Parents have vowed to keep children at home to avoid them being “peer pressured” into having a Covid jab, while scientists warn half have not yet been exposed to the virus.
Family groups said that the law appears to give children the ultimate say over vaccination, with the confusion causing panic in families.
It comes after reports that Sajid Javid, the Health Secretary, is planning to push through the rollout of jabs to all 12 to 15-year-olds.
This is despite the Joint Committee on Vaccination and Immunisation only recommending the vaccine for higher risk children of those ages.
In response, the Health Secretary ordered the UK’s four chief medical officers to conduct their own assessment, broadening their remit to take into account the effect of mass vaccination on school closures and teacher safety.
Whitehall insiders are confident that the group, led by Prof Chris Whitty, the Chief Medical Officer, will give a green light, with the NHS on standby to move quickly if approval is given.
“We have seen an incredible amount of concern among parents about the suggestion that parental consent for children as young as 12 may either be overridden or not needed if you are relying on Gillick competence,” said Molly Kingsley, the co-founder of the parent campaign group UsForThem.
“We have heard a lot of parents saying that if it happens they will keep their children off school for the duration of any vaccination programme.
“Were vaccination of children to happen on school premises without fully respecting the need for parental consent it would really prejudice parents’ trust in schools.”
Guidance circulated to NHS trusts says that most 12 to 15-year-olds should be deemed “Gillick competent to provide [their] own consent” over jabs.
That refers to a 1985 legal decision which ruled that a teenage girl could obtain contraception without her parents’ involvement.
Children who are deemed “Gillick competent” can give consent themselves, meaning that permission from parents would not ultimately be necessary for the Covid vaccine.
Teacher unions warned that the JCVI’s decision not to vaccinate healthy children could lead to further chaos in schools this autumn, if cases rise.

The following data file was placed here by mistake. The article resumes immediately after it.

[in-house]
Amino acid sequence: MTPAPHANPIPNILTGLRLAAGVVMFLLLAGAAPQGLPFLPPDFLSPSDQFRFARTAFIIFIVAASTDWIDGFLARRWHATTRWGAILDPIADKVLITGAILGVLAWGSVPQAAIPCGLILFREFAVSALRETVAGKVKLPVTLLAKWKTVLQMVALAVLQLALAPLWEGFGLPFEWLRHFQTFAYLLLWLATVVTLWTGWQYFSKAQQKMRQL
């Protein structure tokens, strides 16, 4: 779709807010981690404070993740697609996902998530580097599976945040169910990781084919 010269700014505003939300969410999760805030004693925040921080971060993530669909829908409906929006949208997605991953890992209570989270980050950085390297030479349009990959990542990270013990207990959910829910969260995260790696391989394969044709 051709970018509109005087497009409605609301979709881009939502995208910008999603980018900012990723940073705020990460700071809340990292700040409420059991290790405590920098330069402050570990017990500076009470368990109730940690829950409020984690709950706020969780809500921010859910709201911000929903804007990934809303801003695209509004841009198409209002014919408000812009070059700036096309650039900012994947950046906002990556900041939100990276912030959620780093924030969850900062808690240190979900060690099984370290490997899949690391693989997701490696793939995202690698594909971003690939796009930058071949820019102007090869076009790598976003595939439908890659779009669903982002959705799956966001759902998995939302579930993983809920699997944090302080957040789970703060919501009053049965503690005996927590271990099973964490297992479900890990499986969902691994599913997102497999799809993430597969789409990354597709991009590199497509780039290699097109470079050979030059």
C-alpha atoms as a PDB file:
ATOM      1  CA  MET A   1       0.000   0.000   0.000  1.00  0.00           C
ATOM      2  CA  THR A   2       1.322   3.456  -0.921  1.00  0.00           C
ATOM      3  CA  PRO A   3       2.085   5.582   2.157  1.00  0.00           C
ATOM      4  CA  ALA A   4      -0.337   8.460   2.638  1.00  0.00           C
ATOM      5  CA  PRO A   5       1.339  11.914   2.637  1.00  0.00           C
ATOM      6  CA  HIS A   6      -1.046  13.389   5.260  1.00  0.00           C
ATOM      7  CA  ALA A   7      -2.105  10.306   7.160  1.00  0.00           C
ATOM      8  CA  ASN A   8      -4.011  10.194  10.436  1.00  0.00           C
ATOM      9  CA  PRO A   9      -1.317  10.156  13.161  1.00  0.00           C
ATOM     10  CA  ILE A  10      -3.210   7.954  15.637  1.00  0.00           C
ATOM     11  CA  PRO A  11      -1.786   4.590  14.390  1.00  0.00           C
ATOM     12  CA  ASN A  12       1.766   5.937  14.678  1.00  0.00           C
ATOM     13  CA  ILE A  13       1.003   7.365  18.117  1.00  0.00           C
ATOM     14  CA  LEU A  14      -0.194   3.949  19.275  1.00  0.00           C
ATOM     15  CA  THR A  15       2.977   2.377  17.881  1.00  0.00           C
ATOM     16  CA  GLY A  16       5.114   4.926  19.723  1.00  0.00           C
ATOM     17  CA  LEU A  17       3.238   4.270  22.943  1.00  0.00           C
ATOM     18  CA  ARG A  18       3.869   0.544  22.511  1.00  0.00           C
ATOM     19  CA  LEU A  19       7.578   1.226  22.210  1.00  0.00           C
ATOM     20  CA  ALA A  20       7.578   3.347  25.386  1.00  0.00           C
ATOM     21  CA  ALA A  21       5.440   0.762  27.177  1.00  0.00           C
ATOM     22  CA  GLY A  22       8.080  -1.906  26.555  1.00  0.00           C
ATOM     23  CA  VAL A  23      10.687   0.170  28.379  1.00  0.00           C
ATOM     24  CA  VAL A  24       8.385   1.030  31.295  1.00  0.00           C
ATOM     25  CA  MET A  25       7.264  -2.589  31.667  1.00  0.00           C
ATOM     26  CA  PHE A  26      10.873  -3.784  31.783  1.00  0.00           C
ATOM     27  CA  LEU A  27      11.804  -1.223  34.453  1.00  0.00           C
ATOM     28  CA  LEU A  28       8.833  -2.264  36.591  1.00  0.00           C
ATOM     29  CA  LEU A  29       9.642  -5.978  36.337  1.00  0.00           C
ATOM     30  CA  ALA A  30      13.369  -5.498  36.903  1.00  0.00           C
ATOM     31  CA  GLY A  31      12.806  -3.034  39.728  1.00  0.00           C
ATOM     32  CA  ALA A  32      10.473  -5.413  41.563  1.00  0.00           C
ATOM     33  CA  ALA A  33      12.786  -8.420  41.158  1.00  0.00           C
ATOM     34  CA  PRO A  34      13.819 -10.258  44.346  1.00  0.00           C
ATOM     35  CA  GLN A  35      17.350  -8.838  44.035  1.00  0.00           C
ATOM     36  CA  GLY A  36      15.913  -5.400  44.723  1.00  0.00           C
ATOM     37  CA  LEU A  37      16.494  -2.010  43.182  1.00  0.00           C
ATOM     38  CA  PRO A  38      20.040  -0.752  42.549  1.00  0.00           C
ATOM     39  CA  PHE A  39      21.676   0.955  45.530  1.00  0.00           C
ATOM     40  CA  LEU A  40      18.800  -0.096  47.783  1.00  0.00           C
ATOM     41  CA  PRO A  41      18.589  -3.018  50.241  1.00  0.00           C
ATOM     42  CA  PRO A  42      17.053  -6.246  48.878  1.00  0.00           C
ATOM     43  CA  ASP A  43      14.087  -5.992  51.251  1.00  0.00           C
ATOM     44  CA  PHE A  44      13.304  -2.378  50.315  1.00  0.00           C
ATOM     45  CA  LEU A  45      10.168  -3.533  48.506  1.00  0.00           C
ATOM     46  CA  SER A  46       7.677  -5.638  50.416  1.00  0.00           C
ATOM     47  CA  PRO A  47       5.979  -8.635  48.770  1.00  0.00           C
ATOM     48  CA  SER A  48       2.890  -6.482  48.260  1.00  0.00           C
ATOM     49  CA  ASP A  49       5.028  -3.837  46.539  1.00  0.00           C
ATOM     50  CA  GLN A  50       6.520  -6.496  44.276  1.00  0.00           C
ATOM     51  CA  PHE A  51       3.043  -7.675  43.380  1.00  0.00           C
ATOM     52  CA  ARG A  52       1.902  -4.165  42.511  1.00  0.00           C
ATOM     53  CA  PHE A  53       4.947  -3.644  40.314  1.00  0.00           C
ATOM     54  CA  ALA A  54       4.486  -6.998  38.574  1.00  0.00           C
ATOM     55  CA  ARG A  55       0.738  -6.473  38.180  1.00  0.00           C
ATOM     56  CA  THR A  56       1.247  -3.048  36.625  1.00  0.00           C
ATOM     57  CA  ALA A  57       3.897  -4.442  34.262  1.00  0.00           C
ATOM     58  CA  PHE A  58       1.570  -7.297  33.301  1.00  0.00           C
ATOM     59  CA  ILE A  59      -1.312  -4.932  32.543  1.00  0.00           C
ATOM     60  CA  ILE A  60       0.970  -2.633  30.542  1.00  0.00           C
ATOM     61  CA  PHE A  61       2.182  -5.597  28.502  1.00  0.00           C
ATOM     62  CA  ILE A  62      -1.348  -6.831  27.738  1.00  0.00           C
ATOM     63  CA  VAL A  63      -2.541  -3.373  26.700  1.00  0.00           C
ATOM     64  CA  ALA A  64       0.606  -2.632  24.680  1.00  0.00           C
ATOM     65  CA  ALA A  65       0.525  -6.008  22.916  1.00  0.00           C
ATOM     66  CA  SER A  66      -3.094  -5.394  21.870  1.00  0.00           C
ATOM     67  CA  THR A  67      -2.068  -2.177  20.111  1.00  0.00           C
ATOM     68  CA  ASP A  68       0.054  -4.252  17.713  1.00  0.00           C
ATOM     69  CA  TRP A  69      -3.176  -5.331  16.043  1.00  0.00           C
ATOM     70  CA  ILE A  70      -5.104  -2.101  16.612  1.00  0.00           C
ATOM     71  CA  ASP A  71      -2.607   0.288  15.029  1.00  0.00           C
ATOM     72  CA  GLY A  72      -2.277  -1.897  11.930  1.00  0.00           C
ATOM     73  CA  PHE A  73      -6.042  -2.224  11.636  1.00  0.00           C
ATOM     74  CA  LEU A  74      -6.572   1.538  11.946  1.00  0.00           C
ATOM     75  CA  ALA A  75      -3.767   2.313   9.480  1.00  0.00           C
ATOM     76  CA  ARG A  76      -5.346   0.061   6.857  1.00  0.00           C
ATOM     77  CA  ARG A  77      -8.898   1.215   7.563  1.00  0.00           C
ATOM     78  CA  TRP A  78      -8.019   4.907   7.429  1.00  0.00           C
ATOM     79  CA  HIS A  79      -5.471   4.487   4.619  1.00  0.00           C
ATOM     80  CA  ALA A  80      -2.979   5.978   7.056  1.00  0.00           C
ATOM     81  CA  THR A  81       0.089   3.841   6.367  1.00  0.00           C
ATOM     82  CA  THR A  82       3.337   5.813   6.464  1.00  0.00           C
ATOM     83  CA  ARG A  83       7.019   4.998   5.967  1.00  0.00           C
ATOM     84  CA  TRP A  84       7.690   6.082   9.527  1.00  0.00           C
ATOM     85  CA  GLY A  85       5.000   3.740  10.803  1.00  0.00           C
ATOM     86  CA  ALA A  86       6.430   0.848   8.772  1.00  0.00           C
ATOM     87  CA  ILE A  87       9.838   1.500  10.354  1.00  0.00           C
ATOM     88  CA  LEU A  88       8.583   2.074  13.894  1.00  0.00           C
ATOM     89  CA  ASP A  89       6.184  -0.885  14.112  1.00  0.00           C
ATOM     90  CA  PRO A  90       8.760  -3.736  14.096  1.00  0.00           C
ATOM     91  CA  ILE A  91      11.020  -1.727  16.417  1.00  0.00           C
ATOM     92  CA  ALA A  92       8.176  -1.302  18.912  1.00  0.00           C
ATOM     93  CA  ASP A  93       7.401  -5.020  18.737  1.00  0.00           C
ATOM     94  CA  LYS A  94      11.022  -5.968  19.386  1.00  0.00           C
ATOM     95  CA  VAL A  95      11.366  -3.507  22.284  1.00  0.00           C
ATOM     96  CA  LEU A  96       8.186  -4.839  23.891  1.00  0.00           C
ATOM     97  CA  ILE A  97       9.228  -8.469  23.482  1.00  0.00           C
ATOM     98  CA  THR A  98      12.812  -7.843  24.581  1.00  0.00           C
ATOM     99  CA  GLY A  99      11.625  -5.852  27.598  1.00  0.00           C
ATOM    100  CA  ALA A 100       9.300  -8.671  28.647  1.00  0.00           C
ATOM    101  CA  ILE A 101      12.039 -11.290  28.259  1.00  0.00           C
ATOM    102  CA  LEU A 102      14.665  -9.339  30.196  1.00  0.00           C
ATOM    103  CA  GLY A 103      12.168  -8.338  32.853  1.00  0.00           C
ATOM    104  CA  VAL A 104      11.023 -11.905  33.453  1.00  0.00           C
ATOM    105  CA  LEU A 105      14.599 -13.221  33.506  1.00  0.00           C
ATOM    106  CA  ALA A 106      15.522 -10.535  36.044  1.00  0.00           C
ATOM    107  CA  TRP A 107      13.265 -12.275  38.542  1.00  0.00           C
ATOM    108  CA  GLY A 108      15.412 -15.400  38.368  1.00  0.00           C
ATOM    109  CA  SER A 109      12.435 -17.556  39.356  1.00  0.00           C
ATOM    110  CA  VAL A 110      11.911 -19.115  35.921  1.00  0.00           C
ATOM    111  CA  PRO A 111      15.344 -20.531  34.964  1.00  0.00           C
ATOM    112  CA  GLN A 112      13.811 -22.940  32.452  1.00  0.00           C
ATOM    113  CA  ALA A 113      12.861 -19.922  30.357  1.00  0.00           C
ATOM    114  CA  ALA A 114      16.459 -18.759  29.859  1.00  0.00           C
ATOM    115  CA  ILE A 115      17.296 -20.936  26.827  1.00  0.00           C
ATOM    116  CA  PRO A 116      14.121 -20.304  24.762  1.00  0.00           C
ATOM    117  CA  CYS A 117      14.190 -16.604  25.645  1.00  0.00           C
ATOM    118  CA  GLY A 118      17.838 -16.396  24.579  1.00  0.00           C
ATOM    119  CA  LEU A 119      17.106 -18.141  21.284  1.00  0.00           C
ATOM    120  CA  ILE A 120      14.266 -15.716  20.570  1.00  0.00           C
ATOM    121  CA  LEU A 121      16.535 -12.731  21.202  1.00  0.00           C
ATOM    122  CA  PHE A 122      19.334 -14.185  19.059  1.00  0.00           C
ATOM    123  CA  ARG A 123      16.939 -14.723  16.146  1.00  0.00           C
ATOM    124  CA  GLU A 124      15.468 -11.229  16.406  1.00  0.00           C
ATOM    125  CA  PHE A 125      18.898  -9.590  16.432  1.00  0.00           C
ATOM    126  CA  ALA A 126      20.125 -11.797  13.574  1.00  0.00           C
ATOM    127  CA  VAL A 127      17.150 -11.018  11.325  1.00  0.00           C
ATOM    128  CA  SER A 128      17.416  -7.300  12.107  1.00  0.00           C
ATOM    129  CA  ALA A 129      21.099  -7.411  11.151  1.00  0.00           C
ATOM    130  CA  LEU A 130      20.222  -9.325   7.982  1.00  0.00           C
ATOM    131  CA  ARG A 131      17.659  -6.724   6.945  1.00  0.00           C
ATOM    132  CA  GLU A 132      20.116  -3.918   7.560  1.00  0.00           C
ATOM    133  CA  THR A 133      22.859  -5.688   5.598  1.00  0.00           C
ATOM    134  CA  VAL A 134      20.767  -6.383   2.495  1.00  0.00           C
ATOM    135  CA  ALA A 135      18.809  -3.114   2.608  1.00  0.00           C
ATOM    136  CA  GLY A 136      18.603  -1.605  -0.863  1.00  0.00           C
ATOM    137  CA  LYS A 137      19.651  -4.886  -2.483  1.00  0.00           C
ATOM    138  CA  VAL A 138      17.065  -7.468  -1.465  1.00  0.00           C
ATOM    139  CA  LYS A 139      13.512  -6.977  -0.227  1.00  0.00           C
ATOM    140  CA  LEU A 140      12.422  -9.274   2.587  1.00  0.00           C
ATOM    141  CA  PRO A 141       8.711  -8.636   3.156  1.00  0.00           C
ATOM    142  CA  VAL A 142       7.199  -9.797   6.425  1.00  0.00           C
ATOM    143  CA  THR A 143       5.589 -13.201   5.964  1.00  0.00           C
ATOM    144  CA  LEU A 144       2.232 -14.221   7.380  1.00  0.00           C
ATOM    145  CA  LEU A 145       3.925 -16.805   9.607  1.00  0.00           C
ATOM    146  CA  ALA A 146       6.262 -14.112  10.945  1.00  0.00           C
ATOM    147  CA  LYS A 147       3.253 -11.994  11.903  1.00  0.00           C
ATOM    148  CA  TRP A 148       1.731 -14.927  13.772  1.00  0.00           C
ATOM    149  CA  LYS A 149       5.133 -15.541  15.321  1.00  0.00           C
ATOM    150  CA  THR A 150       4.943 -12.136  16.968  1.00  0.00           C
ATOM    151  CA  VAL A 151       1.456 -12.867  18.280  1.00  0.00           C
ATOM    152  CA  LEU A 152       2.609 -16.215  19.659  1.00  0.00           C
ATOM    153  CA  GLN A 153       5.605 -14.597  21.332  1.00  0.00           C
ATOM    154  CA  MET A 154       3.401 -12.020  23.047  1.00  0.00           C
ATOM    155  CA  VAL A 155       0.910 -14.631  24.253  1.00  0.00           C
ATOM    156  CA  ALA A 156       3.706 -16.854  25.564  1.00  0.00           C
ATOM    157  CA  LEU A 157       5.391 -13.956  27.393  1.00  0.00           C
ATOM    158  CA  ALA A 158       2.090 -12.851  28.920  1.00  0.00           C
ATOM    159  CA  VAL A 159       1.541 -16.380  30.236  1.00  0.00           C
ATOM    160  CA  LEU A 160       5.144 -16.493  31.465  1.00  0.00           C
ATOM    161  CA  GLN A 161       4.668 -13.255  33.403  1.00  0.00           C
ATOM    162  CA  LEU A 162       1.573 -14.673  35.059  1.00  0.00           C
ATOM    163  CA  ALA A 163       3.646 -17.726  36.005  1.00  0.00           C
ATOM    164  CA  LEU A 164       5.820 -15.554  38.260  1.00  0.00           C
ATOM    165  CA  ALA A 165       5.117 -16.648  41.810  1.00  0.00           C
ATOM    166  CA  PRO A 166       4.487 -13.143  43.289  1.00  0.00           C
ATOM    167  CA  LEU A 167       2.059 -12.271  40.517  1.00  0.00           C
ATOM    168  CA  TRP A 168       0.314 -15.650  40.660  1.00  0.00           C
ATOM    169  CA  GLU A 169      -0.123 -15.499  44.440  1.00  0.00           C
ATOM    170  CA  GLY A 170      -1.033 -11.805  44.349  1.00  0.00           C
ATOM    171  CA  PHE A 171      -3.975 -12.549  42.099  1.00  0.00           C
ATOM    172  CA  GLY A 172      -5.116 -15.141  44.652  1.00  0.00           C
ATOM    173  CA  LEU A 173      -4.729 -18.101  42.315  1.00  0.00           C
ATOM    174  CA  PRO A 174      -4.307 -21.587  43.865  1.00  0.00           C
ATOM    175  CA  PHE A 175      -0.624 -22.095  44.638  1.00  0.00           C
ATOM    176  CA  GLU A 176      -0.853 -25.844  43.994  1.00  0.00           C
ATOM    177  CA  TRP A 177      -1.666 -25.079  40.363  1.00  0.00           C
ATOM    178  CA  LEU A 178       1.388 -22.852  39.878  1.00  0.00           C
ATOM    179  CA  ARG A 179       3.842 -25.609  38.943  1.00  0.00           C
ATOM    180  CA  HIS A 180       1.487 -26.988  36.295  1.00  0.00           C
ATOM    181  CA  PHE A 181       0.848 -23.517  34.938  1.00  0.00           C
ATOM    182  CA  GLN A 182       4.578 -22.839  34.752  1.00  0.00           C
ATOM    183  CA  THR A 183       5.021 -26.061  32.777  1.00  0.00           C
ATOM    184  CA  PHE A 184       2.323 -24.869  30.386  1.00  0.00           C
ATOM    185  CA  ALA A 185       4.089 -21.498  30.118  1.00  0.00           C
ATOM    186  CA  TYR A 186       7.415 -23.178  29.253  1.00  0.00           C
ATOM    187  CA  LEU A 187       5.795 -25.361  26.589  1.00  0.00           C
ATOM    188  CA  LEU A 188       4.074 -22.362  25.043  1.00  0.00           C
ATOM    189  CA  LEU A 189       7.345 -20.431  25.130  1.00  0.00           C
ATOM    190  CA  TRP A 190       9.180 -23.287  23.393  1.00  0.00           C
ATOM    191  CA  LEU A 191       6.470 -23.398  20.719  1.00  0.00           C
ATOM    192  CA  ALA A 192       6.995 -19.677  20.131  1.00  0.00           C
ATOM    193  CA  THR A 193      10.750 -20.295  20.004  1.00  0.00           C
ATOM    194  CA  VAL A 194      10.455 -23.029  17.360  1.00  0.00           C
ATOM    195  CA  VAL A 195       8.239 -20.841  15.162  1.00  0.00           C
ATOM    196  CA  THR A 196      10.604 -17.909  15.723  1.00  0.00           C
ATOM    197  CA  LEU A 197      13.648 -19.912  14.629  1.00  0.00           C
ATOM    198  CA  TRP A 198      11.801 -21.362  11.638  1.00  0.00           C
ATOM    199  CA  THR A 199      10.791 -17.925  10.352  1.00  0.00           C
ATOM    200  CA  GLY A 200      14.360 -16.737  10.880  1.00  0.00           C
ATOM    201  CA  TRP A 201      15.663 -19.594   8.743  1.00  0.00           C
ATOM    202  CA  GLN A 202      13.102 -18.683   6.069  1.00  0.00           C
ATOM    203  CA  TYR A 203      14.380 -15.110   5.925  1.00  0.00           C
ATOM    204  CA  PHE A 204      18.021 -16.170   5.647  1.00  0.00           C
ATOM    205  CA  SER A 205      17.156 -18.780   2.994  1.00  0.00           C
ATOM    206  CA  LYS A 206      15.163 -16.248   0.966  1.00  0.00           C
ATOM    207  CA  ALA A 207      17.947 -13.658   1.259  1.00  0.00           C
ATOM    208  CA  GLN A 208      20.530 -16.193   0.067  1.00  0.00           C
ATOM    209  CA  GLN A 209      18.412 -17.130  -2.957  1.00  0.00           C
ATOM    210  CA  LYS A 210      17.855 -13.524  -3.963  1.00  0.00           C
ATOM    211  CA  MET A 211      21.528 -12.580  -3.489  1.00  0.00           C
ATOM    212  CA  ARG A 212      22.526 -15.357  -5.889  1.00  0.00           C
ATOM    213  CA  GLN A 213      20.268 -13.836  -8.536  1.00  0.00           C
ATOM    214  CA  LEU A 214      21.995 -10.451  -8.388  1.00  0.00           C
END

Geoff Barton, the general secretary of the Association of School and College Leaders, said the decision will “make it more difficult during the autumn term and beyond to guard against educational disruption caused by transmission of the virus”.
Prof John Edmunds, an epidemiologist on the Government’s Scientific Advisory Group for Emergencies, said: “We need to take into consideration the wider effect that Covid might have on children and their educational and developmental achievements.
“Because if you think about it, in the UK now, it’s difficult to say exactly how many children haven’t been infected but it’s probably about half of them, so that’s about six million children.
“That’s a long way to go if we allow infection just to run through the population, that’s a lot of children who will be infected and that will be a lot of disruption to schools in the coming months.”
Prof Edmunds said it was likely that the return of schools and greater numbers of workers returning to offices will cause an increase in cases.
“It’s with a wider reopening of society that I think we’d expect to see, now summer’s over, organisations will be starting to expect their employees back at work in the office, and I think that employees want to go back to the office, and all of that will add to increased contact rates and increased risk in society.
“So I think we will see increased cases now in the coming months.”